What To Tell Patients Who Ask ‘What's The Best Shoe For Me?’
- Nicholas A Campitelli DPM FACFAS
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I am sure at one time or another, if not daily, patients ask us the question of "What's the best shoe for me?" Depending on one's personality and willingness to talk, this could turn into a rather long discussion with your patient.
Over the course of my 10 years in practice, this discussion has evolved to inform what I now advise my patients. The literature has never really directed us in one direction or another in regard to a shoe selection paradigm. The course of history has shown that the shoe industry has devised the past paradigm of creating shoes for a flat foot, normal arch or high arch. While this has never been scientifically proven, most podiatrists throughout the world accept this paradigm.
In regard to the newest category of shoes described as “minimalist,” many have called it a craze that is fading. Whether this “craze” is fading or not, the industry has shifted into creating shoes that no longer fit the old shoe selection paradigm. If you were to pick up the majority of running shoes in a specialty running shoe store, you would see these shoes have an increased ability to flex throughout the midsole. We can argue the facts as to whether shoes with flexible midsoles are minimalist shoes but in reality, it does not matter. The running shoe has now evolved into a more flexible shoe with mild cushioning and less motion control.
When patients ask me this popular question, I try to keep my response simple. Our feet were not made or meant to be in shoes. Contrary to what most people believe, history has shown us that prior to the 1970s, the running shoe as most folks know it today did not even exist. In that era, people were still breaking four-minute miles and running marathons in times of two hours and 20 minutes or faster. I don’t think shoes are making people faster nor do I feel they preventing injury.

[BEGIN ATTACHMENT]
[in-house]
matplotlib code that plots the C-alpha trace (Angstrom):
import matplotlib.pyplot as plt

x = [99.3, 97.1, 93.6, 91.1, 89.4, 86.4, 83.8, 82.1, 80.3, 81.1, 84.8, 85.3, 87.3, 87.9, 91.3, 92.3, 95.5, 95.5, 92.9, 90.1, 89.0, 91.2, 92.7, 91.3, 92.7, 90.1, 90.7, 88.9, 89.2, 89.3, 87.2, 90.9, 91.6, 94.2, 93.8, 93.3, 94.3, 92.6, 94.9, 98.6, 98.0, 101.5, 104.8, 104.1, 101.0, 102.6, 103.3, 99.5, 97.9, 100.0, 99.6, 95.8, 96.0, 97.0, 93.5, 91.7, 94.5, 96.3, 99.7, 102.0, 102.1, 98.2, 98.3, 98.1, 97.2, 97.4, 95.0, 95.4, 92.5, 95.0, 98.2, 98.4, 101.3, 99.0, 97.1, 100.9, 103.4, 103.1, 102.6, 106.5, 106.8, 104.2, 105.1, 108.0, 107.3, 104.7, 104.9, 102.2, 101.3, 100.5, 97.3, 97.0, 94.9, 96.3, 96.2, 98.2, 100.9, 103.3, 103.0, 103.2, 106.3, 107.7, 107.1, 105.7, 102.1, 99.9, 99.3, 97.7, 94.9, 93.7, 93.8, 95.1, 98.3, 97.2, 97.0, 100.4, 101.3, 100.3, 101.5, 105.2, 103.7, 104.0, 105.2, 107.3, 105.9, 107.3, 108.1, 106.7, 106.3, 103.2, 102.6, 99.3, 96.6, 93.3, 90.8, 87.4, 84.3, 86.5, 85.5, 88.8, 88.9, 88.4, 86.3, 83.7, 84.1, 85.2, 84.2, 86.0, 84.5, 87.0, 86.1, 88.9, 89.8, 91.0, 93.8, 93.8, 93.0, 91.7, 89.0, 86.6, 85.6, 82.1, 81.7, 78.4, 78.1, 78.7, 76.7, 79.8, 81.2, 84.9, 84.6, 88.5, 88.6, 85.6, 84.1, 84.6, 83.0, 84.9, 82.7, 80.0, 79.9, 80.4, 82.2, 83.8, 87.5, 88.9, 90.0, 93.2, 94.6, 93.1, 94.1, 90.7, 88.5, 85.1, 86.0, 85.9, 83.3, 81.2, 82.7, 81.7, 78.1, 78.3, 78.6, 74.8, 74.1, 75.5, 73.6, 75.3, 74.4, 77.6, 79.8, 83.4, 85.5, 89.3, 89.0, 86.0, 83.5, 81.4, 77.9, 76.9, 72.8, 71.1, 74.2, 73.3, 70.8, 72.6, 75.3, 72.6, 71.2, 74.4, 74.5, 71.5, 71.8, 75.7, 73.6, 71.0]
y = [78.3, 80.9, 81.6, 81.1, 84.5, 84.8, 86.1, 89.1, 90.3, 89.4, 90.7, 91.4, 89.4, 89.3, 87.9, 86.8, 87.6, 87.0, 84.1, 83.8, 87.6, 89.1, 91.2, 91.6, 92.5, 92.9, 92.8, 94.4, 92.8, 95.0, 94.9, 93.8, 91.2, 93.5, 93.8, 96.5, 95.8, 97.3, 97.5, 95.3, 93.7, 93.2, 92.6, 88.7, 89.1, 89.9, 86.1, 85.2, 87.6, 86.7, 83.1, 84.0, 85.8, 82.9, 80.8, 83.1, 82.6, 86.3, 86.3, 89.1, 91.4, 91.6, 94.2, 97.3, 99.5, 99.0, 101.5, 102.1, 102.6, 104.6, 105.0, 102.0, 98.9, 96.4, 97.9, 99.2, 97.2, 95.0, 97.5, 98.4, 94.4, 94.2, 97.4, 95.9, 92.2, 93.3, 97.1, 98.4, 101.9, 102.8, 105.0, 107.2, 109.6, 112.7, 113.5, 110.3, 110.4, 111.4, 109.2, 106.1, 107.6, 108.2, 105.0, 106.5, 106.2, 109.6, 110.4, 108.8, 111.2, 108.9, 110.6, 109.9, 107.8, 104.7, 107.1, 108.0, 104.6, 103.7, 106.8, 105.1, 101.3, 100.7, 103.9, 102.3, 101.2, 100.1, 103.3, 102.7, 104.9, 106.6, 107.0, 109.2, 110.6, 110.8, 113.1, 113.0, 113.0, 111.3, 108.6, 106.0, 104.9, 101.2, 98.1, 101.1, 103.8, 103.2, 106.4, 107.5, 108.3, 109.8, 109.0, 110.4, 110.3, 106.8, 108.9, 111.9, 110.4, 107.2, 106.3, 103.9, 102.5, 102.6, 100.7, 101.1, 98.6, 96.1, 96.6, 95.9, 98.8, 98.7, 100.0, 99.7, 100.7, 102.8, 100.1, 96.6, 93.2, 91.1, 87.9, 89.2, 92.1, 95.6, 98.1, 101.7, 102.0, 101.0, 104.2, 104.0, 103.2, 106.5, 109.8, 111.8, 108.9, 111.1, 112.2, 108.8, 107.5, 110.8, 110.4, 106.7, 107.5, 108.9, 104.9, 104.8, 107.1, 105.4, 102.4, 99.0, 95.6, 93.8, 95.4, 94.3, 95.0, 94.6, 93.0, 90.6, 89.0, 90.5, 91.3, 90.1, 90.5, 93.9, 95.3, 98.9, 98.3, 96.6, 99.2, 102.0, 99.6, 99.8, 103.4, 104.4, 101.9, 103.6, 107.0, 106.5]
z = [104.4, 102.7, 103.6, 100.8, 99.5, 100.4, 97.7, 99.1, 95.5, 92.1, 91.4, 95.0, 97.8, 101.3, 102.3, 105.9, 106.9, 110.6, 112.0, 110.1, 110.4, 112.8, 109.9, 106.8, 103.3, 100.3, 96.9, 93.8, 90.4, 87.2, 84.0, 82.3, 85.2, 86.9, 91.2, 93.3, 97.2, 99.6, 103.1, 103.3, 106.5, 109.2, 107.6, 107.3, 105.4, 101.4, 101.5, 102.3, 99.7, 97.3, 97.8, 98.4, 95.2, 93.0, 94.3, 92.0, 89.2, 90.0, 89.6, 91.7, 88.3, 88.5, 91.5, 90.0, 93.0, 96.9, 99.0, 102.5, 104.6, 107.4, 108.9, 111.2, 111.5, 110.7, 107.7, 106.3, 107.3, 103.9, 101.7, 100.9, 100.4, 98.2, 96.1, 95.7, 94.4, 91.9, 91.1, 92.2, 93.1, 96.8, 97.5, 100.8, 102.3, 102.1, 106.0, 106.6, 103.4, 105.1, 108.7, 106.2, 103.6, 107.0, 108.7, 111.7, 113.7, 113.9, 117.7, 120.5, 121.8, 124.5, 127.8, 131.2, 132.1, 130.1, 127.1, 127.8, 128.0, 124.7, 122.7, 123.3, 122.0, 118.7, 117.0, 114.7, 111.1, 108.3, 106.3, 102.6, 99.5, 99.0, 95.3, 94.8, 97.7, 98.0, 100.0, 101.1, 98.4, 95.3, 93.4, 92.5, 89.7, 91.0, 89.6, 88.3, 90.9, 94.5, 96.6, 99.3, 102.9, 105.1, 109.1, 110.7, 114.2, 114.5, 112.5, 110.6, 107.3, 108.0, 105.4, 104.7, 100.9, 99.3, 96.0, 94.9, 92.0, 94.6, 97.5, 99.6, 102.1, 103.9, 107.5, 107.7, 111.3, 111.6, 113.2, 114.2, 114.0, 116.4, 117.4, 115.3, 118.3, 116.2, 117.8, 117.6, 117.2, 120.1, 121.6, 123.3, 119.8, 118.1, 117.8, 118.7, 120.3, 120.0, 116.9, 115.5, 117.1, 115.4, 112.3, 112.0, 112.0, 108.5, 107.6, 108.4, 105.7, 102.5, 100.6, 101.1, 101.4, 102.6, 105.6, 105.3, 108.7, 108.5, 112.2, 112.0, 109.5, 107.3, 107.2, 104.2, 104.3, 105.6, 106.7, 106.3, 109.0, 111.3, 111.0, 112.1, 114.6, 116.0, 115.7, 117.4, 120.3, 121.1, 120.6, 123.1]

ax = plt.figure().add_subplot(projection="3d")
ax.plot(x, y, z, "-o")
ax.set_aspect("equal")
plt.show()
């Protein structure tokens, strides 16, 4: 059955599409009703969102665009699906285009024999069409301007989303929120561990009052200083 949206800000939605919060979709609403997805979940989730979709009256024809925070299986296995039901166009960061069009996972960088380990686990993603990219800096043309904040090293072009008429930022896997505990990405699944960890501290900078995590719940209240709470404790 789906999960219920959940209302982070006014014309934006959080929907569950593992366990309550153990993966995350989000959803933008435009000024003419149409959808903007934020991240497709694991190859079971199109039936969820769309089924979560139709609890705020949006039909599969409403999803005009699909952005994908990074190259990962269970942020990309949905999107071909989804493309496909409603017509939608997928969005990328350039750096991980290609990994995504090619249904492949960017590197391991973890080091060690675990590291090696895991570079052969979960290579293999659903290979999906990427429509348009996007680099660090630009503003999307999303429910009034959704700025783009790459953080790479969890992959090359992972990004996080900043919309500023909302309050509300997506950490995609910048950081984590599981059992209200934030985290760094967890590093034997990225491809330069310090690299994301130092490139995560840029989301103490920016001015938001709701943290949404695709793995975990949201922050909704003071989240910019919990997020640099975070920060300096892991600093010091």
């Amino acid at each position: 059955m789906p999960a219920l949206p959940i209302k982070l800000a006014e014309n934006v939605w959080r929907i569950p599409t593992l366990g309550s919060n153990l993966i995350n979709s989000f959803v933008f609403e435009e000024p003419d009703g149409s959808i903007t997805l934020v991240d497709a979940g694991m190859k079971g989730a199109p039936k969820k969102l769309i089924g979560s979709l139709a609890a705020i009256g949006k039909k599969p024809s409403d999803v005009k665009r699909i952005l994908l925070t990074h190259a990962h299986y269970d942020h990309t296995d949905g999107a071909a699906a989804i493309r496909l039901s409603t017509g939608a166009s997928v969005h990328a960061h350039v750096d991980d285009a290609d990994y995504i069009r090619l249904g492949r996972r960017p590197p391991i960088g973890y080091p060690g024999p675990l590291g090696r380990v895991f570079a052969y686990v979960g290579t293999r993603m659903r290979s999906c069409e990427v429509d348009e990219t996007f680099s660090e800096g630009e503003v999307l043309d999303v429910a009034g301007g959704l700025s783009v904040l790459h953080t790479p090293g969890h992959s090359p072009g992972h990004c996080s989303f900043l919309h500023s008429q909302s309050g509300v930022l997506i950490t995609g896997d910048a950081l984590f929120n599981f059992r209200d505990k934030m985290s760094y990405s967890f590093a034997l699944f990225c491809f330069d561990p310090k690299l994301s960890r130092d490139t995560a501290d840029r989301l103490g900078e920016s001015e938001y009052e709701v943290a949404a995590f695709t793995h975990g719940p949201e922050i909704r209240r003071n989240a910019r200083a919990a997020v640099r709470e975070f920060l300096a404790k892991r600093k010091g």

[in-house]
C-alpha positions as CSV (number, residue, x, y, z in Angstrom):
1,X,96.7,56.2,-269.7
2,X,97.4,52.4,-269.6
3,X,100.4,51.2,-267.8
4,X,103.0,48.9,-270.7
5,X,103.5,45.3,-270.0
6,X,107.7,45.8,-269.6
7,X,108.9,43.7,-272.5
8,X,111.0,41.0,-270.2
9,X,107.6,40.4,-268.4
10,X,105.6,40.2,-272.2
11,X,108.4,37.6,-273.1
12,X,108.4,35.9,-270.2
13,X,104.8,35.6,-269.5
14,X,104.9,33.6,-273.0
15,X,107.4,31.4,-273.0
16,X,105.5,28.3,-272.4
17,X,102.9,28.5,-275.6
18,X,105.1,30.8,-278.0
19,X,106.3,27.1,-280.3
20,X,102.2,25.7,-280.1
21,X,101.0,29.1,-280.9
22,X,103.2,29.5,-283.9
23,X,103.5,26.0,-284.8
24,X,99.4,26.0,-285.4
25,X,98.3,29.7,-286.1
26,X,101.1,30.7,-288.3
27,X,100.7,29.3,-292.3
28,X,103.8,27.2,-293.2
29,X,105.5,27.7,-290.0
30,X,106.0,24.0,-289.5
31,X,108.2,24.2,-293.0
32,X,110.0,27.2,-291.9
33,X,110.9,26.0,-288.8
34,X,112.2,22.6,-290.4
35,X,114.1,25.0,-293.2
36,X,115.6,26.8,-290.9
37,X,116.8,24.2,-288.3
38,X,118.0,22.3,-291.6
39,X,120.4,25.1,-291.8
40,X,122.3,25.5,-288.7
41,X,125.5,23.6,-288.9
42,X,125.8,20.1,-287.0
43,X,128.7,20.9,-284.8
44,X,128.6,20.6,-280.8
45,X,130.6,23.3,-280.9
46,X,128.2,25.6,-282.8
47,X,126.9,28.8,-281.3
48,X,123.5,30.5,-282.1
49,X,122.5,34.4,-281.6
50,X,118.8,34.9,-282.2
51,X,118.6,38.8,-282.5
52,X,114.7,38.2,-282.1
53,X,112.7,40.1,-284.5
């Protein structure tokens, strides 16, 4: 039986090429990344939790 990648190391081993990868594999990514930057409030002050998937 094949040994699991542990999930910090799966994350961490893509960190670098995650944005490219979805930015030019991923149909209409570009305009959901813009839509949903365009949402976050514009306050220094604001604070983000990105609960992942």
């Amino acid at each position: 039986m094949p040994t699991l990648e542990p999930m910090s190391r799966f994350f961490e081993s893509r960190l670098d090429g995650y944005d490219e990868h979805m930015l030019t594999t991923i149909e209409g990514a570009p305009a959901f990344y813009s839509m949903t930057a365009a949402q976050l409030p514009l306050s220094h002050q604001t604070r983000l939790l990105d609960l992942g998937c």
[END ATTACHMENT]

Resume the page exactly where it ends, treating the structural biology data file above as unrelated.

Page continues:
Instead of focusing on what shoe one should be wearing, I try to educate my patients on strengthening their feet and not relying on a shoe. Of course, this statement is general and does not hold true with every patient. Obviously, there are some jobs and careers that require people to wear certain shoe gear. I have to point out to these individuals that given their shoe requirements, their injury may not be 100 percent fixable. In other words, their shoes may be forcing them to walk and function in an unnatural way, which is leading to their ailment.
Fashion also plays a role in selecting shoe gear. Most dress shoes for females will place the foot in a plantarflexed position as a result of the high heel and force the toes into a narrow toebox.
As for runners, I tend to lead them in the direction of focusing on training patterns, training intensities and obtaining natural form. I try not to use the term “perfect form” because forms vary given each patient’s body and biomechanical structure. I advise patients not to change their biomechanics but rather to use their biomechanics the way they are and allow the body to adapt.
For runners who are looking for shoe advice, I instruct them to find a shoe that allows them to run as opposed to enabling them to run. The shoe should be comfortable, extremely flexible and created in a manner that allows the foot to move the way it was intended. However, I make it a point to educate my patients not to rely on a shoe.
The challenge is getting patients to understand this in a simple and time efficient manner. As always, my discussion evolves each time I have it.